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Slowing down light

  1. Jul 13, 2012 #1
    Hey

    I was reading about an experiment that slows light down to 1 mile an hour:

    Source:
    http://news.bbc.co.uk/1/hi/sci/tech/655518.stm

    What i wanted to ask was, if light slows down, does it gain mass whilst it is moving slower than its maximum speed limit in a vacuum, in effect building "potential energy" for when it exits an object that slows it down, then shoots off to maximum speed in a vacuum again ? ?

    If light escapes an object that slowed it down, where is the force that speeds it back up once its left that object, instead of just staying at the speed it was slowed down to.

    Shouldn't there be some kind of force that accelerates when it leaves the object, perhaps by expelling mass or something ?
     
  2. jcsd
  3. Jul 13, 2012 #2
    light is moving at c when it is in between electrons in the material. There is just a lot of absorption and re emission thats causes this time lag.
     
  4. Jul 14, 2012 #3

    mfb

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    You can describe light in a medium as an effective slow particle, too.

    A force is required only if the momentum changes, not the velocity. As far as I know, the momentum of slow light is an ongoing discussion (for example, see this pdf). In any case, light does interact with a medium, therefore it can exchange momentum.
     
  5. Jul 15, 2012 #4
    A photo cannot exist at less than C. it is emitted at C and only exists because at C it doesn't experience time as passing. as soon as its velocity drops below C it "ages" and is gone. When traveling through some materials it is constantly deflected or absorbed and re-emitted so it seems to be travelling slower but it always travels at C.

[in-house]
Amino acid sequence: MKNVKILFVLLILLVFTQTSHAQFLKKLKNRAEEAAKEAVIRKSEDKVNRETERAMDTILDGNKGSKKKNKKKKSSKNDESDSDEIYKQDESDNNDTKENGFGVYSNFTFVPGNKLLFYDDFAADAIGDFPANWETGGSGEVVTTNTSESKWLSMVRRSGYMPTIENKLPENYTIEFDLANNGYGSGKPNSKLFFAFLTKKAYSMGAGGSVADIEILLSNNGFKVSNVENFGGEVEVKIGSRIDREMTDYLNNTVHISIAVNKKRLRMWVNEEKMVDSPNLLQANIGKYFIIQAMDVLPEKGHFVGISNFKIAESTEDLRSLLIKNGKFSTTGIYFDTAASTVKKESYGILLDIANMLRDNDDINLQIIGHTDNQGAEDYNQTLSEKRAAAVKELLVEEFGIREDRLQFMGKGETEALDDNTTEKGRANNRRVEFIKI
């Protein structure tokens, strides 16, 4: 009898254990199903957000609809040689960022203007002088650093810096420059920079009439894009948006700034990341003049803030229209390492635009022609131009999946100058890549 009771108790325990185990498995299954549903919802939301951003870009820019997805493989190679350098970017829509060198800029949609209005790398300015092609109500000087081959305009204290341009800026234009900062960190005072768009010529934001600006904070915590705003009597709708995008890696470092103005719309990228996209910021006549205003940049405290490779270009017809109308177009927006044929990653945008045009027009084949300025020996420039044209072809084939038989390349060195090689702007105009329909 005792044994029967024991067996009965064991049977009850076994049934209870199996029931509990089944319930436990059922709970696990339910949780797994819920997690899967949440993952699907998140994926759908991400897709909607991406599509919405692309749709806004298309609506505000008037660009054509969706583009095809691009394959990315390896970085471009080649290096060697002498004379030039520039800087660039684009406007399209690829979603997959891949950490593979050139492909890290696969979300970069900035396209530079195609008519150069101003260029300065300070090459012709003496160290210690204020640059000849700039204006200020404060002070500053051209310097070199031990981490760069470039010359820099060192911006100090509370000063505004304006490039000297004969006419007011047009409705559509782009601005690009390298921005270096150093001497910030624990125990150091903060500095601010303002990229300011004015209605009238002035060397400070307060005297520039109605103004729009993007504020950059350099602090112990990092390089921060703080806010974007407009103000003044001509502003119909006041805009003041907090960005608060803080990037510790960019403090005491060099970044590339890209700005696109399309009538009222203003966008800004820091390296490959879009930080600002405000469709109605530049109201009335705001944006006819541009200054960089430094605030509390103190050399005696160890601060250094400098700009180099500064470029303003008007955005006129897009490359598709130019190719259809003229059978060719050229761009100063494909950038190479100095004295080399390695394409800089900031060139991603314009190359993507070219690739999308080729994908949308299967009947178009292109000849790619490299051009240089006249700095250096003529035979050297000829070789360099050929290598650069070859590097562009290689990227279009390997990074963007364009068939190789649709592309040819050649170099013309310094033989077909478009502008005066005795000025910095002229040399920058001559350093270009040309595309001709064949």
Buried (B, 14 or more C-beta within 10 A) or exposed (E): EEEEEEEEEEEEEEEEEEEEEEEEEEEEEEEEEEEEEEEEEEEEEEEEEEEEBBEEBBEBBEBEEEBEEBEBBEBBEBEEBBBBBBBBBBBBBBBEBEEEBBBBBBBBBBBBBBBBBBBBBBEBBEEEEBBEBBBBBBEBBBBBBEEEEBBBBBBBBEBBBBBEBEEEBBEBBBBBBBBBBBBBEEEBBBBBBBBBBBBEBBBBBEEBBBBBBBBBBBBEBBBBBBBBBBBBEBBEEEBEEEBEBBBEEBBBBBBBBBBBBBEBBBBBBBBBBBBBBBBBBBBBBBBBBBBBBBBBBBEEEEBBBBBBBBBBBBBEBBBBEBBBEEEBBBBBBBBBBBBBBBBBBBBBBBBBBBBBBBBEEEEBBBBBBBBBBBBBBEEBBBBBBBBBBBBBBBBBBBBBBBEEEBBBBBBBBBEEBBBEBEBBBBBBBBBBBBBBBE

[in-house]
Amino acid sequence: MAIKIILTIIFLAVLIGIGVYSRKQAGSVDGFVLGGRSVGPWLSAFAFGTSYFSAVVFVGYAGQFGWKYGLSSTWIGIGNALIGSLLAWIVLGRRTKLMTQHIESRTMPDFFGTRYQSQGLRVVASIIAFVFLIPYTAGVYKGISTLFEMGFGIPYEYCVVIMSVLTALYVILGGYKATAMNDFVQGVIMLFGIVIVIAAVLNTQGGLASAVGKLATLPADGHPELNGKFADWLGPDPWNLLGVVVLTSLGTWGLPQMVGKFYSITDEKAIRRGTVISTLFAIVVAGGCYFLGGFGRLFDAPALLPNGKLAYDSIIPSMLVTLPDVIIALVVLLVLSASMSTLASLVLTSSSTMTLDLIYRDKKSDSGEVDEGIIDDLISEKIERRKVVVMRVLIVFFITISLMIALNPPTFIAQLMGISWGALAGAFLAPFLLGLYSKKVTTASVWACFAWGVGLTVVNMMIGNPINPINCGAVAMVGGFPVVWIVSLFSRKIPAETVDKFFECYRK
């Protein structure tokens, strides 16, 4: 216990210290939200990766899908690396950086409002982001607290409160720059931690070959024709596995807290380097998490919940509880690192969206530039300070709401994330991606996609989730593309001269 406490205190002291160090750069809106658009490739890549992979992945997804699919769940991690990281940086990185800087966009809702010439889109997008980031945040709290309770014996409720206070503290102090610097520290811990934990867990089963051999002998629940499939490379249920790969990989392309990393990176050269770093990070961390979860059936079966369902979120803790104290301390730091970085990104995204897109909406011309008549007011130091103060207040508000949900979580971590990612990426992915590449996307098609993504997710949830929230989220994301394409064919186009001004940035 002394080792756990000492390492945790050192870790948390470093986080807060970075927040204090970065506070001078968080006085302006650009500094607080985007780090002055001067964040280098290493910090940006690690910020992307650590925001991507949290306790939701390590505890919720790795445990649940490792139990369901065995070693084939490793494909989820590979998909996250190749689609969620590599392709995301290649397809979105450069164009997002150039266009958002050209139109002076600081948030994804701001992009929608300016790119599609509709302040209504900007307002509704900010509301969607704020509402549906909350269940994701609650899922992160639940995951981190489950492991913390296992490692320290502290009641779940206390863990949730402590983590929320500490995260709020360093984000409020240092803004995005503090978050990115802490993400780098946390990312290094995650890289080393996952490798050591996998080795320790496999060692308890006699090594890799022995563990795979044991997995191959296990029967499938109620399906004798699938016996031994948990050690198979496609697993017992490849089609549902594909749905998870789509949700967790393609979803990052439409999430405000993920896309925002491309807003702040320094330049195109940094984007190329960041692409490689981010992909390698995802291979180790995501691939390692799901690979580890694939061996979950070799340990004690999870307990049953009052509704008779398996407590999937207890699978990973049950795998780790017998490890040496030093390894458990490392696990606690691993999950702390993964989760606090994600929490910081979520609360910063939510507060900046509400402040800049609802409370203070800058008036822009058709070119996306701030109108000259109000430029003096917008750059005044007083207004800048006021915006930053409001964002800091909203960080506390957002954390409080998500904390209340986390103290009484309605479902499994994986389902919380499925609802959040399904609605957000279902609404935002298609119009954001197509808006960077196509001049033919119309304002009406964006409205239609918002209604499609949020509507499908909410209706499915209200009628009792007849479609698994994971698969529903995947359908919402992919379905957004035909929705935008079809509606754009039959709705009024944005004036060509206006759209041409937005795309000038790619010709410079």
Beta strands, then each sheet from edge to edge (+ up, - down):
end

Paul
     
  6. Jul 15, 2012 #5
    The speed of light is a constant in a vacuum, as you have said. As for the slowing down of light, light appears to travel slower within different mediums as the photon is constantly being absorbed and remitted from the atoms of that medium. Once the photon leaves one of the atoms of the medium, it travels at a constant speed until it is reabsorbed by another atom. Light never travels below c, it is only that the absorption and reemission of the photons causes a slight delay which gives the appearance of a slower travelling speed.
     
  7. Jul 15, 2012 #6
    I believe I just said that......?!
    Paul
     
  8. Jul 15, 2012 #7

    Vanadium 50

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  9. Jul 15, 2012 #8
    I didn't read the previous responses. After reading your response, I now see how similar our two responses are. Despite their similarities, it is purely coincidence that they sound so similar. I apologize for the apparent plagiarism.
     
    Last edited: Jul 15, 2012
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